The American Political Science Association is pleased to announce the Doctoral Dissertation Research Improvement Grant (DDRIG) Awardees for 2021. The APSA DDRIG program provides support to enhance and improve the conduct of doctoral dissertation research in political science. Awards support basic research which is theoretically derived and empirically oriented.
Sabrina Axster is a doctoral candidate in the Department of Political Science at Johns Hopkins University. She holds an MS in Global Affairs from Rutgers University and an MSc in International Development Studies from the University of Amsterdam. Prior to embarking on her doctoral studies, she worked at the United Nations Department of Economic and Social Affairs. Her research interests include migration, comparative racial politics and inquiries into policing, prisons and the carceral state. Sabrina’s doctoral thesis, “Arresting Movement: The Political Economy of Immigration Detention in Germany, Swede and the United Kingdom” compares the emergence and evolution of immigration detention in Germany, Sweden and the United Kingdom. Designed to deprive people of their freedom to move due to their immigration status, immigration detention is a central component of global efforts to curb migration.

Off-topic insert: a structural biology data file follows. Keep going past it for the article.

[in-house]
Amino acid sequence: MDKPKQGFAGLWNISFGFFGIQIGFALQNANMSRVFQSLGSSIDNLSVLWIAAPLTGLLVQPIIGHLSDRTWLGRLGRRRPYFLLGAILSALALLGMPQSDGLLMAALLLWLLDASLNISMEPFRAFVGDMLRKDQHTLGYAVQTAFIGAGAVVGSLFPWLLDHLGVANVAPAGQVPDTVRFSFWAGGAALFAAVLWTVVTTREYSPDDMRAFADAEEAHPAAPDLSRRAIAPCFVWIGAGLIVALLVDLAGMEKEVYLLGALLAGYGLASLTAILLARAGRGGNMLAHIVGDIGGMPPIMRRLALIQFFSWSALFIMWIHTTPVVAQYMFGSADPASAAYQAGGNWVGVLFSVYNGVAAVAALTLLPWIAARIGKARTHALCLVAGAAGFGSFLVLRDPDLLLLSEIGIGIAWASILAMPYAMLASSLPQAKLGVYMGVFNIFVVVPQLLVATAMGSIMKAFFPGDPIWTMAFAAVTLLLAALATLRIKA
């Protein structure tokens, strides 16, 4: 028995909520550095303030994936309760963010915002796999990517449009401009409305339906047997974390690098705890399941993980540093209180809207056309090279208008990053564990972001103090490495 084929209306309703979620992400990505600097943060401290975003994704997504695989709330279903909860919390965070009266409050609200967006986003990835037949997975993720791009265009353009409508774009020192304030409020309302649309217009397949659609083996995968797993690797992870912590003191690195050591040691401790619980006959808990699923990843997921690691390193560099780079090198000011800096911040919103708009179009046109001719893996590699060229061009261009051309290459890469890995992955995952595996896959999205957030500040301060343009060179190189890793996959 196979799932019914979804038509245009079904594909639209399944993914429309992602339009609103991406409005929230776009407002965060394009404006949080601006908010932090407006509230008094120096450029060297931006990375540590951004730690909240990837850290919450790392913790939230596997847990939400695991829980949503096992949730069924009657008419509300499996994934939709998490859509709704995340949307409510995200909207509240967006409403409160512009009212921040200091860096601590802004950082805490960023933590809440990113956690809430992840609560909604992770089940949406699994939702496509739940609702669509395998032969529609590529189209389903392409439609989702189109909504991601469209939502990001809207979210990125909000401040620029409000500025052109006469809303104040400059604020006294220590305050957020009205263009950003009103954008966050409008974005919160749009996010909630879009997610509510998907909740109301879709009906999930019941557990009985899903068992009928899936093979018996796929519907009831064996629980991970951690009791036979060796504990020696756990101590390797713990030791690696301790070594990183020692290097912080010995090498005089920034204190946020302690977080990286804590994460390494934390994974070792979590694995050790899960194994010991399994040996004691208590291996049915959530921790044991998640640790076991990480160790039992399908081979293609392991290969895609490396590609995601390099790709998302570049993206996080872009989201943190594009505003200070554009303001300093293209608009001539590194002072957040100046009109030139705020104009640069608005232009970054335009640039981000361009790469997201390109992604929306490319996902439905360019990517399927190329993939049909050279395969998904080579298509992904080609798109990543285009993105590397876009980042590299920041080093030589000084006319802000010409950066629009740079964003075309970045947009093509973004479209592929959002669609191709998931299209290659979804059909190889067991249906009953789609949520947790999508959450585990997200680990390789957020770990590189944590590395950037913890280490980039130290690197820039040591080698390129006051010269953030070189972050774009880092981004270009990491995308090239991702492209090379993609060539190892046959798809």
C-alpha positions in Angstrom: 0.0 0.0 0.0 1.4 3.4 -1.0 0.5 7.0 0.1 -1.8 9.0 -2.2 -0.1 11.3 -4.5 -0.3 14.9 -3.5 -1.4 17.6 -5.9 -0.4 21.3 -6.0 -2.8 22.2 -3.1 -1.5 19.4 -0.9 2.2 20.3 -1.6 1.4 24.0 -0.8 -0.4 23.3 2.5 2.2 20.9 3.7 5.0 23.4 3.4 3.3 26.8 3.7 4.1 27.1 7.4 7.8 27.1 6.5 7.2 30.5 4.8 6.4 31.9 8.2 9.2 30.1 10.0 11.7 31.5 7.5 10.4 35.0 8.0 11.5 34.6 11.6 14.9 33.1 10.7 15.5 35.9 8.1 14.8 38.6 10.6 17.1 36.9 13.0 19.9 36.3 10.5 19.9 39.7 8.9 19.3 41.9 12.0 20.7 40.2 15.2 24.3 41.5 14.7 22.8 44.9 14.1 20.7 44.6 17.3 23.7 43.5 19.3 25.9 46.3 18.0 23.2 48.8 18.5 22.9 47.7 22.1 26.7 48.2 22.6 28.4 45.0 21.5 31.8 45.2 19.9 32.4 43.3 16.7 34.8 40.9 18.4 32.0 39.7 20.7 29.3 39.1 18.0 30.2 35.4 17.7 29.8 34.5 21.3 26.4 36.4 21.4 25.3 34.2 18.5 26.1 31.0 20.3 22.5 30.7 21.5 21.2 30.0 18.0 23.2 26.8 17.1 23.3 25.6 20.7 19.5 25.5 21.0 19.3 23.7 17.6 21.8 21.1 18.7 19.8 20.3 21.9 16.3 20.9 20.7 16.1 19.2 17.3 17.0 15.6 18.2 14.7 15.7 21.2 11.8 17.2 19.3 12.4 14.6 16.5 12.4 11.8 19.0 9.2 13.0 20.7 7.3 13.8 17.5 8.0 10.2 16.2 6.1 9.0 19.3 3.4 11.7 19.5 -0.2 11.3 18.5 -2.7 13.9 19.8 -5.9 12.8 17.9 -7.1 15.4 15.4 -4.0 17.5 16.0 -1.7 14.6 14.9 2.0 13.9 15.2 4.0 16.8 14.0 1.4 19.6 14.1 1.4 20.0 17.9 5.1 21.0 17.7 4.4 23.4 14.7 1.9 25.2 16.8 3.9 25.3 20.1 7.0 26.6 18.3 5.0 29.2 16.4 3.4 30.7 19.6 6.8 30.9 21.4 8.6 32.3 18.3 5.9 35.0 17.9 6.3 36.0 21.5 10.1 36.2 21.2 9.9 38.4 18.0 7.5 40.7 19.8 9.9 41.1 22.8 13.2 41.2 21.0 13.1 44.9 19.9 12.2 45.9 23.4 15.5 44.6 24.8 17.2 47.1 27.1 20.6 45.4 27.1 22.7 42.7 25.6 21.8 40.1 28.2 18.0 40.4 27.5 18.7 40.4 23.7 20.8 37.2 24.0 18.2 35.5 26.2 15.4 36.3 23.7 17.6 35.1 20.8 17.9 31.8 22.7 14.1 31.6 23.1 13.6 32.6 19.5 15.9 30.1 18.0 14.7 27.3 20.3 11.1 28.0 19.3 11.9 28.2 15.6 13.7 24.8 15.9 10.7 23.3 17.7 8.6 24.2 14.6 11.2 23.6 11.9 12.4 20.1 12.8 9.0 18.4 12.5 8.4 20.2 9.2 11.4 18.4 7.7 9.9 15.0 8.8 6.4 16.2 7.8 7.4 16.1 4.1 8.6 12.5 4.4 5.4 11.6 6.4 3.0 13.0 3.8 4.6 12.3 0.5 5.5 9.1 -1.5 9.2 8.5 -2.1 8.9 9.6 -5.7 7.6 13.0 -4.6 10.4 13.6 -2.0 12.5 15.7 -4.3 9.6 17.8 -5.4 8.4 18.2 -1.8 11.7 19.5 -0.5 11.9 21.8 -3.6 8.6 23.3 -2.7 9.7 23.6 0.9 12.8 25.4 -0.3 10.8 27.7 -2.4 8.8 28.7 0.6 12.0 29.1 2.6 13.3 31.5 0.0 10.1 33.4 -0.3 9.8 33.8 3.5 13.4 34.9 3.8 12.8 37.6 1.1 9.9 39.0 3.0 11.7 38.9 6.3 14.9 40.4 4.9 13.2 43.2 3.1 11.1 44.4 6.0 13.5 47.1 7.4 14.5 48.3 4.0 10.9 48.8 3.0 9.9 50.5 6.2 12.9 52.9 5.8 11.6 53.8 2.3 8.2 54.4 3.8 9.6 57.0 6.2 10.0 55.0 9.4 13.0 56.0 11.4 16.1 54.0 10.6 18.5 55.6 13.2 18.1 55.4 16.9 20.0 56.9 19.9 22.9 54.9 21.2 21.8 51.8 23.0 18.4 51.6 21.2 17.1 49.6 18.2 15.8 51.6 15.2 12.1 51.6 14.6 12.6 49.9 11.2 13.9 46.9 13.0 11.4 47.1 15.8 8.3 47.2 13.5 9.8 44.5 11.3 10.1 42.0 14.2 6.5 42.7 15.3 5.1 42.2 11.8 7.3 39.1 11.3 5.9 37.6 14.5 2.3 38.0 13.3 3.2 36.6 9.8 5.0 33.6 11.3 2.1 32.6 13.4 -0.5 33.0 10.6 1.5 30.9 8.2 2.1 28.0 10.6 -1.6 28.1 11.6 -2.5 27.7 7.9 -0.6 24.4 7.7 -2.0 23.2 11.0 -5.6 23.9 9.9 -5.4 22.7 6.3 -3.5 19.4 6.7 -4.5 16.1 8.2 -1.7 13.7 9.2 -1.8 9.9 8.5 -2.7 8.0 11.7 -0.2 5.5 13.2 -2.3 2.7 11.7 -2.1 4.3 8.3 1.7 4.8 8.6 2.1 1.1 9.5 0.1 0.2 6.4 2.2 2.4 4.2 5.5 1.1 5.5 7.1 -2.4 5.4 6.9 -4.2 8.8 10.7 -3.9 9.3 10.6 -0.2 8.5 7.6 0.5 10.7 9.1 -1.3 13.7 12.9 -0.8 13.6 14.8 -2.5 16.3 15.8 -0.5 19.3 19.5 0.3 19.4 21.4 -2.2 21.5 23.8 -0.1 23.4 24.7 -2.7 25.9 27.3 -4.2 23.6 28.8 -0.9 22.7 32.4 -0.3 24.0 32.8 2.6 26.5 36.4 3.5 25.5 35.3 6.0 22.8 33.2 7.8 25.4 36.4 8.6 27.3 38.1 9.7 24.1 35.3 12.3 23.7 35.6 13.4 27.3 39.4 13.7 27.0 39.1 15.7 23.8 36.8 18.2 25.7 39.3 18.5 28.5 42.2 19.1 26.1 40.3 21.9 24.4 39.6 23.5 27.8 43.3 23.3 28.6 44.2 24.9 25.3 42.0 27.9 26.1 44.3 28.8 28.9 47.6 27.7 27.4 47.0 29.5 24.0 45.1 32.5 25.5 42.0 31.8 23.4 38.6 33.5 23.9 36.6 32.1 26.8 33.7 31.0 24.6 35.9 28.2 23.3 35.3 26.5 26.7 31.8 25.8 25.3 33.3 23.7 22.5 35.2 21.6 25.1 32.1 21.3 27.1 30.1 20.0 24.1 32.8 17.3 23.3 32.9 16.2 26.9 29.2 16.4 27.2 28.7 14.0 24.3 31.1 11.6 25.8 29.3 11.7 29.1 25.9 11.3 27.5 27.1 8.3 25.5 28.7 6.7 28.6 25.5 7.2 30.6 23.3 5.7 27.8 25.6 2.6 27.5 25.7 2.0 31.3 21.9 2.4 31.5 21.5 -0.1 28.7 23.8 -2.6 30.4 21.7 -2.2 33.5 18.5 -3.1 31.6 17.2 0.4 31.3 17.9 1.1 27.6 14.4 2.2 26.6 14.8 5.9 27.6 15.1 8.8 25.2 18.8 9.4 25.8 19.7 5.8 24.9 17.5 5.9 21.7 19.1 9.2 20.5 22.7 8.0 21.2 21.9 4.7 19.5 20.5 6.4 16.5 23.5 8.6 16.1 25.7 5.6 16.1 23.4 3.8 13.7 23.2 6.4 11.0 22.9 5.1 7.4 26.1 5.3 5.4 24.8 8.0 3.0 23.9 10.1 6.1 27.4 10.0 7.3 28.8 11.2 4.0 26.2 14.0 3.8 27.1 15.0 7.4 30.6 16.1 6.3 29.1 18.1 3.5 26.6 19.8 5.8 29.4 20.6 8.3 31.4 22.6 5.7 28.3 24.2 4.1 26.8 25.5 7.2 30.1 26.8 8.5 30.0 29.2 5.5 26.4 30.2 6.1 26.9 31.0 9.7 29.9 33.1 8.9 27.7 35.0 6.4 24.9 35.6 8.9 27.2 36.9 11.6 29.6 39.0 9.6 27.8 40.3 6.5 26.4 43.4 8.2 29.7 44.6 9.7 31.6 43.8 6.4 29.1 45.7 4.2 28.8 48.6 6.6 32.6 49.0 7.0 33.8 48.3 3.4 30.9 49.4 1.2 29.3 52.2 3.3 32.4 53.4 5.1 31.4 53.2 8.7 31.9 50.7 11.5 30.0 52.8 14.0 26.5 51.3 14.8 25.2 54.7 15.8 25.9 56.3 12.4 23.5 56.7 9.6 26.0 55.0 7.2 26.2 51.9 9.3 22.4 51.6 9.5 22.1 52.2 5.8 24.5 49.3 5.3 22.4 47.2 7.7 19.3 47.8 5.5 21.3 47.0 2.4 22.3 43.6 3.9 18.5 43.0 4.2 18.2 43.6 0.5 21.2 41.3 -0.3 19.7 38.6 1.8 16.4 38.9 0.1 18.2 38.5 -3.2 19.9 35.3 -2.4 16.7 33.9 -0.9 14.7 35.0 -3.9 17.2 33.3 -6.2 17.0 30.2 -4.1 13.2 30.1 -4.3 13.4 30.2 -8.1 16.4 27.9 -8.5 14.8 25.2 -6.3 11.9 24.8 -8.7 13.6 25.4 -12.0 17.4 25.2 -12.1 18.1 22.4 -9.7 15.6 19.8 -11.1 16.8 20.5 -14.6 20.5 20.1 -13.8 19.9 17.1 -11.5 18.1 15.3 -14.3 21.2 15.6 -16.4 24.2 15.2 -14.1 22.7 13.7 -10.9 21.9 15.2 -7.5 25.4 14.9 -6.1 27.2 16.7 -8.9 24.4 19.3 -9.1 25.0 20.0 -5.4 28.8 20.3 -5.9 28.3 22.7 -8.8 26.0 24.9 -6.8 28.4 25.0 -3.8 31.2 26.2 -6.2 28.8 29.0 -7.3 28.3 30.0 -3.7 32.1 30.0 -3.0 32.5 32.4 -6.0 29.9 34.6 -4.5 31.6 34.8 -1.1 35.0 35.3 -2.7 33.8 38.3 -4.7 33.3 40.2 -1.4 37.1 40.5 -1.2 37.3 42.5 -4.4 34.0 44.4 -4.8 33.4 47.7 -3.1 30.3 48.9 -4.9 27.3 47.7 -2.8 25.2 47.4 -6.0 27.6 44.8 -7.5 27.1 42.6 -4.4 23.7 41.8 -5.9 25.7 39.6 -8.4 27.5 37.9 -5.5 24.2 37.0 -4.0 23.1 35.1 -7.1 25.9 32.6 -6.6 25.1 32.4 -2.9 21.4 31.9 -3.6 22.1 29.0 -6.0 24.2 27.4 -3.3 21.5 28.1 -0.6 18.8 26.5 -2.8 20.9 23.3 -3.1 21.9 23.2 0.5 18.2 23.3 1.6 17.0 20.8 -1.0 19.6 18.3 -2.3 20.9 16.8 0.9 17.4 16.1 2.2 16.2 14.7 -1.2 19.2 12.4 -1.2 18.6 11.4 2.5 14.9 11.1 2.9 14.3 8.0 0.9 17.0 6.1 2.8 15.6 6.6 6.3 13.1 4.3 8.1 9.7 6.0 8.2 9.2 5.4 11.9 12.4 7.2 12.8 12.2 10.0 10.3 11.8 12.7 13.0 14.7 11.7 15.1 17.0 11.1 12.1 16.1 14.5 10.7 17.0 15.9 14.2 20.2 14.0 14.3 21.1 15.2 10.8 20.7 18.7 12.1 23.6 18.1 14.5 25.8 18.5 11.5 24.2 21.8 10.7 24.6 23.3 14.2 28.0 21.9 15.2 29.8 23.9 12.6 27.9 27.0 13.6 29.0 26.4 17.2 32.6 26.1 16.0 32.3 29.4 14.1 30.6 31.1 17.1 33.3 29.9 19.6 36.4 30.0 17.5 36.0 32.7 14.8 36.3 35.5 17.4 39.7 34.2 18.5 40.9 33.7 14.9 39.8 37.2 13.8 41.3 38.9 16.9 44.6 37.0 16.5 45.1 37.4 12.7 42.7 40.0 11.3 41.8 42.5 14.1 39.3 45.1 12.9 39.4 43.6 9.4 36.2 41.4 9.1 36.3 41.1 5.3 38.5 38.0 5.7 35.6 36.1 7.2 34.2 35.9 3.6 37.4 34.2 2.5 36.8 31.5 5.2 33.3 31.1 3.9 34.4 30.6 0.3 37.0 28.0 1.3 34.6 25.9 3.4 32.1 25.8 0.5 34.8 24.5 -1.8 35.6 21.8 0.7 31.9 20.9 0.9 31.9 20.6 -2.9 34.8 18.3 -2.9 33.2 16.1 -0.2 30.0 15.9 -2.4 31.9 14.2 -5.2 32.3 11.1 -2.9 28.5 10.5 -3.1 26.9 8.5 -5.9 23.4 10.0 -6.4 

Drawing on research that traces the emergence of migration control to colonialism and the control of the rural poor in the United States and Europe, Sabrina examines the historical context of mobility control of citizens and non-citizens. In doing so, she studies immigration detention in its relation to the prison to better understand how the two have been conceptually linked from early on and when, why and with what consequences immigration detention emerged as a stand-alone phenomenon. She further examines the historical social and economic processes that gave rise to immigration detention and how its use is justified. Sabrina’s thesis thus folds into debates around the role of punishment, political economy and racism in political science and contributes to scholarship on migration control, citizenship and criminal justice. Through her research, she makes three theoretical contributions: She develops an analytical framework generalizable to other countries to more effectively theorize what shapes the character of immigration detention in different national contexts. Second, she further theorizes the relationship between migration control and prisons. Here, she interrogates how racial constructions of delinquency and deservingness undermine the protections citizenship is supposed to provide. By interrogating these dynamics in three European countries, she broadens this field of inquiry by assessing how US-specific frameworks can apply to other contexts. Thirdly, by placing the evolution of immigration detention within broader national and global societal and economic contexts, her research can help us better understand which crises immigration detention responds to.